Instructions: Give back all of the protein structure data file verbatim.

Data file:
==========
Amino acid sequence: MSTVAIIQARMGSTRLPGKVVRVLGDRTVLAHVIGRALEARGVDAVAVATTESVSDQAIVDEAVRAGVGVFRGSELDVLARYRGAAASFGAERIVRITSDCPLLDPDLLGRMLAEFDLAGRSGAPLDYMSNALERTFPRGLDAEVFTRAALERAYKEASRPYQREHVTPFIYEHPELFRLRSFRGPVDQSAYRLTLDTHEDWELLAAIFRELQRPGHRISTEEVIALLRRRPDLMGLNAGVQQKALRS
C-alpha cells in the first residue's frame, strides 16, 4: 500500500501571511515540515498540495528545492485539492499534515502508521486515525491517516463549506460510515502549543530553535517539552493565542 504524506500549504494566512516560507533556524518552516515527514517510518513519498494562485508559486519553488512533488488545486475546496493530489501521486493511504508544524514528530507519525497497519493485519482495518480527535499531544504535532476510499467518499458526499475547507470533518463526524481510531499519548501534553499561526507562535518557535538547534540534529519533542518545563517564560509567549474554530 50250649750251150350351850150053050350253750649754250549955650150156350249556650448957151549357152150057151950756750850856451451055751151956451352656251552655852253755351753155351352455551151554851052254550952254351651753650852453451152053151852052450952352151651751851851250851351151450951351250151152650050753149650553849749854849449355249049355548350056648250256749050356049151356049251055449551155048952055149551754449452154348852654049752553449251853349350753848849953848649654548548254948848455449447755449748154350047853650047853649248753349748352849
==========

Amino acid sequence: MSTVAIIQARMGSTRLPGKVVRVLGDRTVLAHVIGRALEARGVDAVAVATTESVSDQAIVDEAVRAGVGVFRGSELDVLARYRGAAASFGAERIVRITSDCPLLDPDLLGRMLAEFDLAGRSGAPLDYMSNALERTFPRGLDAEVFTRAALERAYKEASRPYQREHVTPFIYEHPELFRLRSFRGPVDQSAYRLTLDTHEDWELLAAIFRELQRPGHRISTEEVIALLRRRPDLMGLNAGVQQKALRS
C-alpha cells in the first residue's frame, strides 16, 4: 500500500501571511515540515498540495528545492485539492499534515502508521486515525491517516463549506460510515502549543530553535517539552493565542 504524506500549504494566512516560507533556524518552516515527514517510518513519498494562485508559486519553488512533488488545486475546496493530489501521486493511504508544524514528530507519525497497519493485519482495518480527535499531544504535532476510499467518499458526499475547507470533518463526524481510531499519548501534553499561526507562535518557535538547534540534529519533542518545563517564560509567549474554530 50250649750251150350351850150053050350253750649754250549955650150156350249556650448957151549357152150057151950756750850856451451055751151956451352656251552655852253755351753155351352455551151554851052254550952254351651753650852453451152053151852052450952352151651751851851250851351151450951351250151152650050753149650553849749854849449355249049355548350056648250256749050356049151356049251055449551155048952055149551754449452154348852654049752553449251853349350753848849953848649654548548254948848455449447755449748154350047853650047853649248753349748352849